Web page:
Fears are mounting that MPs may be trying to quietly ditch crucial EU laws post-Brexit, as Brexiteer Jacob Rees-Mogg is now in charge of a Bill aiming to scrap unwanted “retained law”.
One of the European Union laws provoking legal concern of being scrapped by the Tories is the human review of decisions made by computer algorithms.
If data protection rules, known as GDPR, are diluted, Britain risks another A-levels fiasco similar to 2020, according to The Independent.
Lawyers have spoken out amid media reports suggesting MPs may be trying to push legal changes through without proper scrutiny, by using backstage regulations.
Eleonor Duhs, head of data privacy at law firm Bates Wells, who also worked on Brexit legislation, labelled the possibility as “dangerous” and insisted parliament must be allowed to “scrutinise” and “debate” any changes.
She said: “Changing data protection law is very central to the government’s post-Brexit policy.
“We all remember the A-levels fiasco in 2020, when an algorithm decided what A-level students’ results should be and research showed that the poorest students received worse marks.
“These sorts of decisions are really quite dangerous, potentially, and the Information Commissioner’s Office said it didn’t agree that this human review of automated decision making should be removed.”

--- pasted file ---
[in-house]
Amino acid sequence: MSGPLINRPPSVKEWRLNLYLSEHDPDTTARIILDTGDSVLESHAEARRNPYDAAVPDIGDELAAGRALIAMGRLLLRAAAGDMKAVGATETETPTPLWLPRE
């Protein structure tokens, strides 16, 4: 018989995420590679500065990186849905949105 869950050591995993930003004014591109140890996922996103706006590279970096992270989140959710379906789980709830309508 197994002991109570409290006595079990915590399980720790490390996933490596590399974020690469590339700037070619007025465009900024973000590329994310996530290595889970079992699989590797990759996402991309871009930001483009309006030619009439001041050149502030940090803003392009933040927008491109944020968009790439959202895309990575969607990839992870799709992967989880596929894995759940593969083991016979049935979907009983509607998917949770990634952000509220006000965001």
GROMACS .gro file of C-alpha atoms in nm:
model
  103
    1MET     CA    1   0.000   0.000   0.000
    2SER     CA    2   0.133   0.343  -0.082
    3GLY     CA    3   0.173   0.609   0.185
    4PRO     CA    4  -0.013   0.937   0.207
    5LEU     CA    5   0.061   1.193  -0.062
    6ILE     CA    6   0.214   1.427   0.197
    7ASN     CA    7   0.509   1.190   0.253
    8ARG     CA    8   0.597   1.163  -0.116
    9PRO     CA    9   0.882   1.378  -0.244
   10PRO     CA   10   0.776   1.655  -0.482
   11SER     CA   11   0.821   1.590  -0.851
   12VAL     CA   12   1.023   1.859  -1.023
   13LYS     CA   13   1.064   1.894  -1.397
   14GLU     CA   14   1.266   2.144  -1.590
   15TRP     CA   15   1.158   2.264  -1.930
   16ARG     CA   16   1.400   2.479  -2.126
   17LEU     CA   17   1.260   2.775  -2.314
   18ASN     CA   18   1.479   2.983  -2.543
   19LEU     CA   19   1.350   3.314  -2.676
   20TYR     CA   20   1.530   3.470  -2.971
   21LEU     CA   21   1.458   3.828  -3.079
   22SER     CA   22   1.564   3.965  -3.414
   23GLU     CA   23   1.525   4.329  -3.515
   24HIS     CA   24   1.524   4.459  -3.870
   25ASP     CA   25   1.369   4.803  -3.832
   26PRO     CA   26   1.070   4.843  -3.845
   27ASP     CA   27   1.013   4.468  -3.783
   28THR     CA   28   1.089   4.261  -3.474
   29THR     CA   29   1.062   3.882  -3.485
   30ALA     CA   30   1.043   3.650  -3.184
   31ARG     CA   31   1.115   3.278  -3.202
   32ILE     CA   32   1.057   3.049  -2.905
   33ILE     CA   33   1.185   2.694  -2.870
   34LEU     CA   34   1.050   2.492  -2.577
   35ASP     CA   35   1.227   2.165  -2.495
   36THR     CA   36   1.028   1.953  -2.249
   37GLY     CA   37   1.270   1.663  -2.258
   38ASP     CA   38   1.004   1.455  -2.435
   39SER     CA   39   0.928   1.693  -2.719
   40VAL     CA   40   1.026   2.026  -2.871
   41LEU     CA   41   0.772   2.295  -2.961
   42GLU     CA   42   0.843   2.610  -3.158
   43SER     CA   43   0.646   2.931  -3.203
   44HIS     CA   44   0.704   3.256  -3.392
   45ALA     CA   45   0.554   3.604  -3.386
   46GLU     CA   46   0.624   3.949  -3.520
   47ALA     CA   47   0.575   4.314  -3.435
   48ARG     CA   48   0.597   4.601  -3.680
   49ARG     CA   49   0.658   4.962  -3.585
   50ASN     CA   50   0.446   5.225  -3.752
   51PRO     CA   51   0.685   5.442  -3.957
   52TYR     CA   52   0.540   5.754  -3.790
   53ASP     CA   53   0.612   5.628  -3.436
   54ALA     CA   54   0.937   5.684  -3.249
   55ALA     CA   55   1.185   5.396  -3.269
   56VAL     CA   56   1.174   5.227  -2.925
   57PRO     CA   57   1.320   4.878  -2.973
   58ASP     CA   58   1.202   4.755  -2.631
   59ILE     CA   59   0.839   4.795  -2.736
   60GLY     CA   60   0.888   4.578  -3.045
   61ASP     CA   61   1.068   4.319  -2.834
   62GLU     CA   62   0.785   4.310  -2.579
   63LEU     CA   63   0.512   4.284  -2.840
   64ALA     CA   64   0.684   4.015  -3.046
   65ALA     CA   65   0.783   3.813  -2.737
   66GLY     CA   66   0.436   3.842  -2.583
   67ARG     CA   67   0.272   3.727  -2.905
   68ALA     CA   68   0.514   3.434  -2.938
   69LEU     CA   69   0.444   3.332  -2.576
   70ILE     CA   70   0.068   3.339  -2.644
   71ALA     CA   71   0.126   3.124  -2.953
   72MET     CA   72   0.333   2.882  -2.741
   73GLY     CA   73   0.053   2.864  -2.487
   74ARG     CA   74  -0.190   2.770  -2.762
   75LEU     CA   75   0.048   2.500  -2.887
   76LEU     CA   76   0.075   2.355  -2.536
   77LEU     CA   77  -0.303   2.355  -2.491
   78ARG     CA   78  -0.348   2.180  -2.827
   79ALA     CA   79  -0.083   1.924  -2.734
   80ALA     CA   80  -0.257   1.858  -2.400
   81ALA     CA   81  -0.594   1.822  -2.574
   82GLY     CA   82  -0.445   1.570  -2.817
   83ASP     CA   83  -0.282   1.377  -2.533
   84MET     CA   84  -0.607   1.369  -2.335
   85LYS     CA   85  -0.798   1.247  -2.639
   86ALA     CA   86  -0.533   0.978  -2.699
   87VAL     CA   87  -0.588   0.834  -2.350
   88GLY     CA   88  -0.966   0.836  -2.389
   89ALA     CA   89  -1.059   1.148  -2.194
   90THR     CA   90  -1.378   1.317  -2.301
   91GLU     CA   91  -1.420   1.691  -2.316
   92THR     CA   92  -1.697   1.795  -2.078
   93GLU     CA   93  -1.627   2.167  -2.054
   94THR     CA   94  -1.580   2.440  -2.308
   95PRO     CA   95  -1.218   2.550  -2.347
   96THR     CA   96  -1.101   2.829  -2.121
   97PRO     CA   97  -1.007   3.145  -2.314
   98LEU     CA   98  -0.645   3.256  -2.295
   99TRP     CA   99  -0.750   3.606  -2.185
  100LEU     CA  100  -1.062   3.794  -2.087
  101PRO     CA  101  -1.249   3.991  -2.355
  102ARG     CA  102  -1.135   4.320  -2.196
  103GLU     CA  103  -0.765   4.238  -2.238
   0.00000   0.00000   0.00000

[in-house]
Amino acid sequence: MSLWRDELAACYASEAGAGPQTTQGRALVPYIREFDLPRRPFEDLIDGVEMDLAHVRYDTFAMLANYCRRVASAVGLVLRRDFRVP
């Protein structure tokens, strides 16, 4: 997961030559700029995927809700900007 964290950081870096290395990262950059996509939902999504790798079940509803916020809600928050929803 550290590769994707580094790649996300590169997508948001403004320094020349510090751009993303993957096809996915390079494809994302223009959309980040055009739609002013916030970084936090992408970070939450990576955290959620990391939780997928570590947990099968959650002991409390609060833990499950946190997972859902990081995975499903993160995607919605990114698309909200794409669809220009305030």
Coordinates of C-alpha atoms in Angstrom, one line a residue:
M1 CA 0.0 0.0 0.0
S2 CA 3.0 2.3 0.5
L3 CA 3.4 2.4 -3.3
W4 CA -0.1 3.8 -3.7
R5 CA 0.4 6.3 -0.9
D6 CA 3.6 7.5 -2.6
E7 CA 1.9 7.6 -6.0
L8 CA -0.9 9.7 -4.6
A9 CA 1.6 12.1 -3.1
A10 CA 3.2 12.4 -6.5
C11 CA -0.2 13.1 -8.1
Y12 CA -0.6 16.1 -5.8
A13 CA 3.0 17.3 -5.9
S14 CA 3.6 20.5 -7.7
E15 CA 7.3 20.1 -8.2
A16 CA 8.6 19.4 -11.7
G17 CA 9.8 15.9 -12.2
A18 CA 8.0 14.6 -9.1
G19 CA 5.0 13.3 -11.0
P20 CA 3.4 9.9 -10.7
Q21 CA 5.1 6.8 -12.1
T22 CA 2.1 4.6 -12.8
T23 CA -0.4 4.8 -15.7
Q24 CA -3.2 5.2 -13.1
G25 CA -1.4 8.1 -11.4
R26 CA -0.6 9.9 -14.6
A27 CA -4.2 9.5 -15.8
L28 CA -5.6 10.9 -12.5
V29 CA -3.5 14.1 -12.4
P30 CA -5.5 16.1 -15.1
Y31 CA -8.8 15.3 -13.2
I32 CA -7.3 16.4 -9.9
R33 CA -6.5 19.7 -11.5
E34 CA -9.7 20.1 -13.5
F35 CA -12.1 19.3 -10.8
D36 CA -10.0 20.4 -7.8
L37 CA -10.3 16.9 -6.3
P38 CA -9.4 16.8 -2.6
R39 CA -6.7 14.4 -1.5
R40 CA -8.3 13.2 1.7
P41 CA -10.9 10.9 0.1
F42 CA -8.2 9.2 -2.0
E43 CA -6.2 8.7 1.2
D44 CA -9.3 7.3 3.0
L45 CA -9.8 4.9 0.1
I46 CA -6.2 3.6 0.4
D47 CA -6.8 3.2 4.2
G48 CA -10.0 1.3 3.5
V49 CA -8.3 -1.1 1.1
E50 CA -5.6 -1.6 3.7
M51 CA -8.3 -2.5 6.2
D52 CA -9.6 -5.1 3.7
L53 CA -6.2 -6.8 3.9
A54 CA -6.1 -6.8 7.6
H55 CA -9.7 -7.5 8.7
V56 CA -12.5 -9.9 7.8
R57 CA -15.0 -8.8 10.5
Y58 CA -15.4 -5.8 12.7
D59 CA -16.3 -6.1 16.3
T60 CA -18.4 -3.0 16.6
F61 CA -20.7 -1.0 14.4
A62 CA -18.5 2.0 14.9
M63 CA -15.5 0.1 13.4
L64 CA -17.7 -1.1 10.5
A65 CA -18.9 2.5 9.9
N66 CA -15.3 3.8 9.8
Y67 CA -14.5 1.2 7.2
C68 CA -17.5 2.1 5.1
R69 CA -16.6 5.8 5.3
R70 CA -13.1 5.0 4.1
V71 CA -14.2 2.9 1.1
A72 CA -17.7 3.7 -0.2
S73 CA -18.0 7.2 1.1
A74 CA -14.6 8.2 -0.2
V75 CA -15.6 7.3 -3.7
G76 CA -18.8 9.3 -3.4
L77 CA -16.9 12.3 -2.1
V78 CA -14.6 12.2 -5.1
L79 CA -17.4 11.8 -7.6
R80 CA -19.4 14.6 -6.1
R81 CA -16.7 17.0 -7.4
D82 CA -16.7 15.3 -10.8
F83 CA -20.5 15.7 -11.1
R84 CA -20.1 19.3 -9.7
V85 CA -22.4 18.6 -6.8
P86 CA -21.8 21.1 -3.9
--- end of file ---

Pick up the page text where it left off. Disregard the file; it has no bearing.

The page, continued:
The government’s ex legal boss who resigned because of Brexit policies, also expressed alarm over the lack of scrutiny of scrapping laws.
Jonathan Jones, said “hundreds of other” legal protections could be silently removed, urging the government to ensure “meaningful democratic input”.
He said: “I’m a bit suspicious of references to special mechanisms, or changes being made easier or faster.
“Secondary legislation typically gets minimal scrutiny by parliament.”
The GDPR law guarantees that people can have a human review of a decision made by computers – such as loan approval or rejection or job recruitment exams.
But last September, Brexiteer Iain Duncan Smith pushed a proposal to scrap it – with a government paper stating automated decision-making will soar across industries over the next few years.
“The need to maintain a capability to provide human review may, in future, not be practicable or proportionate, and it is important to assess when this safeguard is needed,” the document added.
Brexit Freedoms Bill backlash
The government’s announcement of a Brexit Freedoms Bill last month has sparked a lot of backlash over the past two weeks.
Lib Dem business spokesperson Sarah Olney said the Bill is “sneaking through a bonfire of retained law without proper scrutiny”, and warned it will “end badly for farmers and businesses”.
The Scottish and Welsh governments also hit out at Tory plans to remove thousands of EU rules, labelling the proposals as “last-minute”.
Boris Johnson insisted the plans “will further unleash the benefits of Brexit and ensure that businesses can spend more of their money investing, innovating and creating jobs.”